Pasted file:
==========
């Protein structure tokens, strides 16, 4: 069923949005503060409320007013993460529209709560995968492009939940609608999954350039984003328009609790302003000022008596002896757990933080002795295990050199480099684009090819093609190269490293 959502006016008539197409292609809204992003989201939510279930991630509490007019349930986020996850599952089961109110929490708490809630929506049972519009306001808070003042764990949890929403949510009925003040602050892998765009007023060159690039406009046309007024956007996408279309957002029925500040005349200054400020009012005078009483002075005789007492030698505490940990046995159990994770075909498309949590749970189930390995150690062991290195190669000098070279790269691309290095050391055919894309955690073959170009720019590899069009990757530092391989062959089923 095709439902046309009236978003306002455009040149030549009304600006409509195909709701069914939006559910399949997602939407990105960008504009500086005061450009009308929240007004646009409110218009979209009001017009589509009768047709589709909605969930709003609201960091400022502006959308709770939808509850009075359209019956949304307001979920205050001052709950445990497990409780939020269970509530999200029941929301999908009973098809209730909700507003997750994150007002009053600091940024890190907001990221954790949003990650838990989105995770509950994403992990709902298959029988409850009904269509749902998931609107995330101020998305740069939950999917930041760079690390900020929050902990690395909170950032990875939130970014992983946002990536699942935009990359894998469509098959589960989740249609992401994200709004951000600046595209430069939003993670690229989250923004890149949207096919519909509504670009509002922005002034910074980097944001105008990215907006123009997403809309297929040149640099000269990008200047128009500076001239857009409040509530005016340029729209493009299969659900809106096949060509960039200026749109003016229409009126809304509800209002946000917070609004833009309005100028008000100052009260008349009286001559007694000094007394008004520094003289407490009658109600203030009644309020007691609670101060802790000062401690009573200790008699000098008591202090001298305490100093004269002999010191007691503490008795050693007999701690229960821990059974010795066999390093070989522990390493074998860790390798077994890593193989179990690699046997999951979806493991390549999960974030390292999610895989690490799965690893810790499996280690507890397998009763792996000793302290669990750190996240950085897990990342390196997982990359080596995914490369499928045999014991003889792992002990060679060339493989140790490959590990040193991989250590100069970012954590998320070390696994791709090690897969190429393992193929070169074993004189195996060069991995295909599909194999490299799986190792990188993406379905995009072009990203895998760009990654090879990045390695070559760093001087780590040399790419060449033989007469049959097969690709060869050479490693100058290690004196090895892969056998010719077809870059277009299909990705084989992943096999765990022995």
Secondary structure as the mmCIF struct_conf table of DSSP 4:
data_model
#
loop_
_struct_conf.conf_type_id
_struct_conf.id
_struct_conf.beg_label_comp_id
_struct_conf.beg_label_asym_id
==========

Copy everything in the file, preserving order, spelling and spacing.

């Protein structure tokens, strides 16, 4: 069923949005503060409320007013993460529209709560995968492009939940609608999954350039984003328009609790302003000022008596002896757990933080002795295990050199480099684009090819093609190269490293 959502006016008539197409292609809204992003989201939510279930991630509490007019349930986020996850599952089961109110929490708490809630929506049972519009306001808070003042764990949890929403949510009925003040602050892998765009007023060159690039406009046309007024956007996408279309957002029925500040005349200054400020009012005078009483002075005789007492030698505490940990046995159990994770075909498309949590749970189930390995150690062991290195190669000098070279790269691309290095050391055919894309955690073959170009720019590899069009990757530092391989062959089923 095709439902046309009236978003306002455009040149030549009304600006409509195909709701069914939006559910399949997602939407990105960008504009500086005061450009009308929240007004646009409110218009979209009001017009589509009768047709589709909605969930709003609201960091400022502006959308709770939808509850009075359209019956949304307001979920205050001052709950445990497990409780939020269970509530999200029941929301999908009973098809209730909700507003997750994150007002009053600091940024890190907001990221954790949003990650838990989105995770509950994403992990709902298959029988409850009904269509749902998931609107995330101020998305740069939950999917930041760079690390900020929050902990690395909170950032990875939130970014992983946002990536699942935009990359894998469509098959589960989740249609992401994200709004951000600046595209430069939003993670690229989250923004890149949207096919519909509504670009509002922005002034910074980097944001105008990215907006123009997403809309297929040149640099000269990008200047128009500076001239857009409040509530005016340029729209493009299969659900809106096949060509960039200026749109003016229409009126809304509800209002946000917070609004833009309005100028008000100052009260008349009286001559007694000094007394008004520094003289407490009658109600203030009644309020007691609670101060802790000062401690009573200790008699000098008591202090001298305490100093004269002999010191007691503490008795050693007999701690229960821990059974010795066999390093070989522990390493074998860790390798077994890593193989179990690699046997999951979806493991390549999960974030390292999610895989690490799965690893810790499996280690507890397998009763792996000793302290669990750190996240950085897990990342390196997982990359080596995914490369499928045999014991003889792992002990060679060339493989140790490959590990040193991989250590100069970012954590998320070390696994791709090690897969190429393992193929070169074993004189195996060069991995295909599909194999490299799986190792990188993406379905995009072009990203895998760009990654090879990045390695070559760093001087780590040399790419060449033989007469049959097969690709060869050479490693100058290690004196090895892969056998010719077809870059277009299909990705084989992943096999765990022995």
Secondary structure as the mmCIF struct_conf table of DSSP 4:
data_model
#
loop_
_struct_conf.conf_type_id
_struct_conf.id
_struct_conf.beg_label_comp_id
_struct_conf.beg_label_asym_id